// These values are computed using the flip_kernels.js script
static const float sy_kernel[] = {
0.39172750, 0.24189219, 0.05695543, 0.00511357, 0.00017506
};
static const float sx_kernel[] = {
0.36889303, 0.24056897, 0.06672016, 0.00786960, 0.00039475
};
static const float sz_kernel1[] = {
0.11730367, 0.11084383, 0.09352148, 0.07045487, 0.04739261, 0.02846493, 0.01526544, 0.00730985, 0.00312541, 0.00119318
};
static const float sz_kernel2[] = {
0.08301017, 0.07581780, 0.05776847, 0.03671896, 0.01947017, 0.00861249, 0.00317810, 0.00097833, 0.00025124, 0.00005382
};

#ifdef DIRECTION_X
#define DIRECTION 0
#endif

#ifdef DIRECTION_Y
#define DIRECTION 1
#endif

#ifndef DIRECTION
#error "DIRECTION not specified. Specify DIRECTION=0 for a horizontal blur, and DIRECTION=1 for a vertical blur"
#endif

#error "THREAD_COUNT is too small for this implementation to work correctly"
#endif

struct PushConstants
{
uint2 extent;
uint input;
uint output;
};
[[vk::push_constant]]
PushConstants constants;

[[vk::binding(1)]]
RWTexture2D<float4> rwtextures[];

#if DIRECTION == 0
#else
#endif
void CSMain(uint3 id : SV_DispatchThreadID, int3 gtid : SV_GroupThreadID, int3 gid : SV_GroupID)
{
RWTexture2D<float4> input = rwtextures[constants.input];
RWTexture2D<float4> output = rwtextures[constants.output];

const uint lds_offset = gtid[DIRECTION] + KERNEL_RADIUS;

// First, fetch all texture values needed starting with the central values
int2 uv = clamp(id.xy, int2(0, 0), constants.extent - int2(1, 1));
#ifdef DIRECTION_X
data[lds_offset] = input[uv].rgbb;
#else
data[lds_offset] = input[uv].rgba;
#endif

// Now, fetch the front and back of the window
if (gtid[DIRECTION] < KERNEL_RADIUS * 2)
{
uint offset;
{
#if DIRECTION == 0
uv = int2(gid.x * THREAD_COUNT, id.y);
#else
uv = int2(id.x, gid.y * THREAD_COUNT);
#endif
uv[DIRECTION] = uv[DIRECTION] - gtid[DIRECTION] - 1;
offset = KERNEL_RADIUS - gtid[DIRECTION] - 1;
}
else
{
#if DIRECTION == 0
uv = int2((gid.x + 1) * THREAD_COUNT, id.y);
#else
uv = int2(id.x, (gid.y + 1) * THREAD_COUNT);
#endif
uv[DIRECTION] = uv[DIRECTION] + gtid[DIRECTION] - KERNEL_RADIUS;
}

uv = clamp(uv, int2(0, 0), constants.extent - int2(1, 1));
#if DIRECTION == 0
data[offset] = input[uv].rgbb;
#else
data[offset] = input[uv].rgba;
#endif
}

GroupMemoryBarrierWithGroupSync();
// At this point, all input values in our sliding window are in LDS and ready to use

float4 color = data[lds_offset] * float4(sx_kernel, sy_kernel, sz_kernel1, sz_kernel2);

[unroll]
for (int i = 1; i != INNER_RADIUS; ++i)
{
float2 xy = data[lds_offset - i].xy + data[lds_offset + i].xy;
color.xy += float2(sy_kernel[i], sx_kernel[i]) * xy;
}

[unroll]
for (int j = 1; j != KERNEL_RADIUS; ++j)
{
float2 zw = data[lds_offset - j].z + data[lds_offset + j].z;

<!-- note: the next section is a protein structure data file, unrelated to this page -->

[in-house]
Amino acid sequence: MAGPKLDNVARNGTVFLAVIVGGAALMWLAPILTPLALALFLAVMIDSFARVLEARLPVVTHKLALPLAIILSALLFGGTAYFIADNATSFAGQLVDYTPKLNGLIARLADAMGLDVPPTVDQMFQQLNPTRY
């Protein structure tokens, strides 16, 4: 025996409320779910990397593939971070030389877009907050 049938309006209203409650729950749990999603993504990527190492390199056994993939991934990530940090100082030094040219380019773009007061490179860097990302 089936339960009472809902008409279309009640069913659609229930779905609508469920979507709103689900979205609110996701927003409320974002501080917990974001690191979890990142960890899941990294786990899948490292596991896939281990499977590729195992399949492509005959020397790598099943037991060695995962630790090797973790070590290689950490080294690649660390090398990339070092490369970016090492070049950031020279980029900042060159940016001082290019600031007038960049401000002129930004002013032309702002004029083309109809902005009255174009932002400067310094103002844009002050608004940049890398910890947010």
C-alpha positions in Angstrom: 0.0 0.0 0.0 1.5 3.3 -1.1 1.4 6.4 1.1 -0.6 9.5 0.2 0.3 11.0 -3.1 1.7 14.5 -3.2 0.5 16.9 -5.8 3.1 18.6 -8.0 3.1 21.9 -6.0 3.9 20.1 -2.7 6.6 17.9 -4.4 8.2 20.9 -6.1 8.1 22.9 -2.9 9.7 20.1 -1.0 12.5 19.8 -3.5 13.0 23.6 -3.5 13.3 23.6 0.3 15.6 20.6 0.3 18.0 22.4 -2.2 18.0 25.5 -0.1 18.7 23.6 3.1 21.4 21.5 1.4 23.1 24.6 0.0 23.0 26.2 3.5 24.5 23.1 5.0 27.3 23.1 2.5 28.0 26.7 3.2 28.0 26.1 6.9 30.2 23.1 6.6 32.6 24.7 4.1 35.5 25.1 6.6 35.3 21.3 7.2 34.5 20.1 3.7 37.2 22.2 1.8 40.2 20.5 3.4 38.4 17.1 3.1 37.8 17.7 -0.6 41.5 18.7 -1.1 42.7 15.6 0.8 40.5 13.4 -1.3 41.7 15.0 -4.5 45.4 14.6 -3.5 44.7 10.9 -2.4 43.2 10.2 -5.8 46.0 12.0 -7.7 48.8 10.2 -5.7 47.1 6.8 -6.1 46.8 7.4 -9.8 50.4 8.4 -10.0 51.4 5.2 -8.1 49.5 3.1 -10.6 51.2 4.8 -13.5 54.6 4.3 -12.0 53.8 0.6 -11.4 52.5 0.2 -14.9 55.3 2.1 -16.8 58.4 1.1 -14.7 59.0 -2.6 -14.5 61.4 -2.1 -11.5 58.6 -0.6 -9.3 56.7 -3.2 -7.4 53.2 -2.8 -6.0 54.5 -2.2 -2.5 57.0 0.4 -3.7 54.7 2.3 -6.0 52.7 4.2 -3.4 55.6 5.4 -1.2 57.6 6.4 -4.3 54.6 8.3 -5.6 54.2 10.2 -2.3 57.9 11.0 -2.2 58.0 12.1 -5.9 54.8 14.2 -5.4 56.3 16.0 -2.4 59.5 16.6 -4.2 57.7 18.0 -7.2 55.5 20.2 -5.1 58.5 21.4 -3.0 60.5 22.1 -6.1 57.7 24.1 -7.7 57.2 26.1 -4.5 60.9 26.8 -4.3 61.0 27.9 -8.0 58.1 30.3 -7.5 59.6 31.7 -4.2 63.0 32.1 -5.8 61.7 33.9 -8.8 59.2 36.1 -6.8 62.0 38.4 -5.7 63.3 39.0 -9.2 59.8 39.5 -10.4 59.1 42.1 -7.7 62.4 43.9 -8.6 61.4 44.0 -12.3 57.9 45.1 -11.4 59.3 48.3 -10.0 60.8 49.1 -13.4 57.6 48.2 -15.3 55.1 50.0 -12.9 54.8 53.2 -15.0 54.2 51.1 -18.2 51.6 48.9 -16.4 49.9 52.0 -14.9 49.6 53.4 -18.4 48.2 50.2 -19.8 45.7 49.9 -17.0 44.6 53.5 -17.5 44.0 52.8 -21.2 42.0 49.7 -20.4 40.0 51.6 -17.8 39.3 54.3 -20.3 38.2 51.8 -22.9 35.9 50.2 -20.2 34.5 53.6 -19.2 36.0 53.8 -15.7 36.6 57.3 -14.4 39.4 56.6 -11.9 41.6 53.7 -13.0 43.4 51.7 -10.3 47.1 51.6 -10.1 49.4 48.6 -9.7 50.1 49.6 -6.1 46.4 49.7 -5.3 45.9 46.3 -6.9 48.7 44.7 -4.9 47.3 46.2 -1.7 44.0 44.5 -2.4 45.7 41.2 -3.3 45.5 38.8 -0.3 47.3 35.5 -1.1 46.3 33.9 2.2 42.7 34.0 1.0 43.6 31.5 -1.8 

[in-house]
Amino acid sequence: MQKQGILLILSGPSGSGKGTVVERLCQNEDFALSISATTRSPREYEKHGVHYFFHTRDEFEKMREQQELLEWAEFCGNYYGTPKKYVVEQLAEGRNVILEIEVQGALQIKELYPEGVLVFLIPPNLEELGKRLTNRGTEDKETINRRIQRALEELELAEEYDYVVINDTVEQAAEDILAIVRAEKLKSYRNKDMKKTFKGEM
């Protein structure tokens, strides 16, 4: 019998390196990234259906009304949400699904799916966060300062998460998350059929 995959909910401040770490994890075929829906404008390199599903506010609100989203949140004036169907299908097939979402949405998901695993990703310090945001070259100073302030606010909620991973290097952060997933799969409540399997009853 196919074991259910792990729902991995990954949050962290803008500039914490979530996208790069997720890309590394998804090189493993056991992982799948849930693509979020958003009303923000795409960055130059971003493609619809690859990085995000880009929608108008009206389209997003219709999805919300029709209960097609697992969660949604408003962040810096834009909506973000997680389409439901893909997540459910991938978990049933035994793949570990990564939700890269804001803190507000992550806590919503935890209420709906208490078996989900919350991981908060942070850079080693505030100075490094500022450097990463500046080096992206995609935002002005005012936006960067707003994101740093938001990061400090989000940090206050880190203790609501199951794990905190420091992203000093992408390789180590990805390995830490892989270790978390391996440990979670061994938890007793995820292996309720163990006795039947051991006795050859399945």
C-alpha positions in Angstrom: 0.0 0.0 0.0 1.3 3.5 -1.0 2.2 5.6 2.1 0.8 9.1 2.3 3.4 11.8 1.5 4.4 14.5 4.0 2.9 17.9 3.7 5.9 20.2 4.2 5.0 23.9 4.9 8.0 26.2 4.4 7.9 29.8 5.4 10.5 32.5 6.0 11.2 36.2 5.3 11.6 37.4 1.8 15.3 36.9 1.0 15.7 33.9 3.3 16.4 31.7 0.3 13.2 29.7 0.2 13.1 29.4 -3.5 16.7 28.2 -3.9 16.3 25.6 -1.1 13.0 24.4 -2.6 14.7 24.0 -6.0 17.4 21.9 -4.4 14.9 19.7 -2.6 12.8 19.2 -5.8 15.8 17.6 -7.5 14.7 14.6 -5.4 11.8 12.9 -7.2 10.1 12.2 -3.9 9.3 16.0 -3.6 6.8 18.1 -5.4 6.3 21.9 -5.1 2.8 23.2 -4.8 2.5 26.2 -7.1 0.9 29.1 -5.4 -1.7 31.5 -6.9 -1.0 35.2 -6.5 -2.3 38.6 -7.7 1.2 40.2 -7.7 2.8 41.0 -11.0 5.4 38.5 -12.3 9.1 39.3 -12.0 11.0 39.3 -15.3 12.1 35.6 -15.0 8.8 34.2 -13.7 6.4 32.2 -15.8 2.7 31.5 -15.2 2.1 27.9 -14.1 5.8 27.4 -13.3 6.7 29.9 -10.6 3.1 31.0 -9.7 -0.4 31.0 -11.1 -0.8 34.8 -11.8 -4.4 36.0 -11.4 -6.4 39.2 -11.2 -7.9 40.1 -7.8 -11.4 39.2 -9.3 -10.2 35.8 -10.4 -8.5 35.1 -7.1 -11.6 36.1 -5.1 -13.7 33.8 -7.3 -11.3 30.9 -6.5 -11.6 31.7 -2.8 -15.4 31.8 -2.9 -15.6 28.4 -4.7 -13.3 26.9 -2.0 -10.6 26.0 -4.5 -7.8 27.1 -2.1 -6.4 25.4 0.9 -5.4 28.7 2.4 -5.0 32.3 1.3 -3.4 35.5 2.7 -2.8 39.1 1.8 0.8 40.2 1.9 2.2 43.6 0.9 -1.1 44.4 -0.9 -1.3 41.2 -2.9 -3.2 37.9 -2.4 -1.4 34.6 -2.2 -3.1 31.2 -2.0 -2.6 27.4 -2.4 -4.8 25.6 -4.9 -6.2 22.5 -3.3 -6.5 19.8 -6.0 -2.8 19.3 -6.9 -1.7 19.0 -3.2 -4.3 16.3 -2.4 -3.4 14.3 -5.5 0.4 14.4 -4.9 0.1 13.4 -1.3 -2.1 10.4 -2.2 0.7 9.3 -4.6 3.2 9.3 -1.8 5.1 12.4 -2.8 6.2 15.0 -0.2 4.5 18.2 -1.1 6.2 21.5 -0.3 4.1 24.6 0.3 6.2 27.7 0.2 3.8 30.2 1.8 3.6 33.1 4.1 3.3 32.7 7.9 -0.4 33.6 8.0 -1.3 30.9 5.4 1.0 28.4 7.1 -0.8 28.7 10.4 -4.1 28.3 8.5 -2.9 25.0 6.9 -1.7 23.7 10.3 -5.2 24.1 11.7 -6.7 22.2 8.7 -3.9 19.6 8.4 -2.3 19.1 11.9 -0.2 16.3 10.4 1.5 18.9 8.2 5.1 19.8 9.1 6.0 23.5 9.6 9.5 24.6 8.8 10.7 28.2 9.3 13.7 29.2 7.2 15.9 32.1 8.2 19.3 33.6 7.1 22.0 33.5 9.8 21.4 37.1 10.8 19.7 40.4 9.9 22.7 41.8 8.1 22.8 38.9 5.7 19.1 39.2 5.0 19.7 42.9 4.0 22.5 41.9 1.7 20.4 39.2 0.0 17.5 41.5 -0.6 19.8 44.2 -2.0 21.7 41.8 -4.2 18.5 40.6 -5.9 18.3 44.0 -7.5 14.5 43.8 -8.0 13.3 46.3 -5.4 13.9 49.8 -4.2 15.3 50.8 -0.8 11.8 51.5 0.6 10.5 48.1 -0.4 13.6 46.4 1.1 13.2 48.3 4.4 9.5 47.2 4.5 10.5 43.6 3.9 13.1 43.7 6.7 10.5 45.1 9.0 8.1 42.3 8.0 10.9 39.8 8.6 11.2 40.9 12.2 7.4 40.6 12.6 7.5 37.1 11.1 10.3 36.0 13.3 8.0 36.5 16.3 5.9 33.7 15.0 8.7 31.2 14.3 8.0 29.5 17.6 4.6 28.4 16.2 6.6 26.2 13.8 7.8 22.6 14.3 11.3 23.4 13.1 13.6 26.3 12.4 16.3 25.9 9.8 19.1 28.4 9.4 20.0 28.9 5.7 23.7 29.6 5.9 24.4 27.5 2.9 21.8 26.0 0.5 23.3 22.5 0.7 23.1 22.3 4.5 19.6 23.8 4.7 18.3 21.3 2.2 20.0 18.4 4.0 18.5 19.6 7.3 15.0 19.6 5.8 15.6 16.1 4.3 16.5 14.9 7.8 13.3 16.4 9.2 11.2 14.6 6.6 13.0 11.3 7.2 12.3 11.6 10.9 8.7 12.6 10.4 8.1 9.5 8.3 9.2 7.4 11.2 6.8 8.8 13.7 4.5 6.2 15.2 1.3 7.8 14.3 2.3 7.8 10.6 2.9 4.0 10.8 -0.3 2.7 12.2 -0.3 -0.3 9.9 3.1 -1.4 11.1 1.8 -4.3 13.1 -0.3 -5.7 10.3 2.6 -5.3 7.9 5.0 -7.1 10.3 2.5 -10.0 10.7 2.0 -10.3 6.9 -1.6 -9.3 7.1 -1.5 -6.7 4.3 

color.zw += float2(sz_kernel1[j], sz_kernel2[j]) * zw;
}

// Write out the result
if (id.x < constants.extent.x && id.y < constants.extent.y)
{
#if DIRECTION == 0
output[id.xy] = color;
#else
// Now that we've finished the blur passes, convert out of YyCxCz back to sRGB
output[id.xy] = float4(linearized_Lab_to_rgb(float3(color.rg, color.z + color.w)), 1.0);
#endif
}
}


I wouldn’t say this is necessarily the best way to implement a convolution, but is simple enough to get the job done. Effectively, we load for each warp/wavefront all the values in a window centered on the segment of the image assigned to the warp. As we are implementing the convolutions in two passes (via the Convolution theorem), this is a 1-dimensional window. The values we load are stored in groupshared memory (LDS) for reuse by all the threads in the warp. Finally, we perform a weighted sum for each active thread and export the result.

I then implemented a similar kernel for the feature detection, although this convolution is slightly more convoluted (heh) because the first and second derivatives depend on the regular gaussian kernel as well.

In the second pass of the feature filter, I combine the results with the color error map as described above:

// We can now compare features and use differences in edges and points detected to
// amplify the color error

float2 feature_delta = abs(features2 - features1);
// NOTE: this 0.5 value can be configurable to amplify or dampen error due to feature differences
float feature_error = pow(max(feature_delta.x, feature_delta.y) / sqrt(2), 0.5);

float color_error = output[id.xy].r;

// The moment we've all been waiting for
float flip_error = pow(color_error, 1.0 - feature_error);

output[id.xy].rgb = flip_error;


All that’s left is to put it all together with a modest ImGUI interface, and we have the FLOP tool seen at the start of the article.

## Conclusion

Aside from all the awesome color theory, I think one takeaway that’s worth mentioning is that paper reproducibility is awesome. It’s not often I can take a paper and implement the whole thing end to end in a couple weekends, and this speaks more to the strength of the original paper itself. The theory and process used to develop this algorithm aren’t simple either, and the results speak for themselves. So, hats of to the NVIDIA research team for sharing this incredible work and making it available to us to learn from.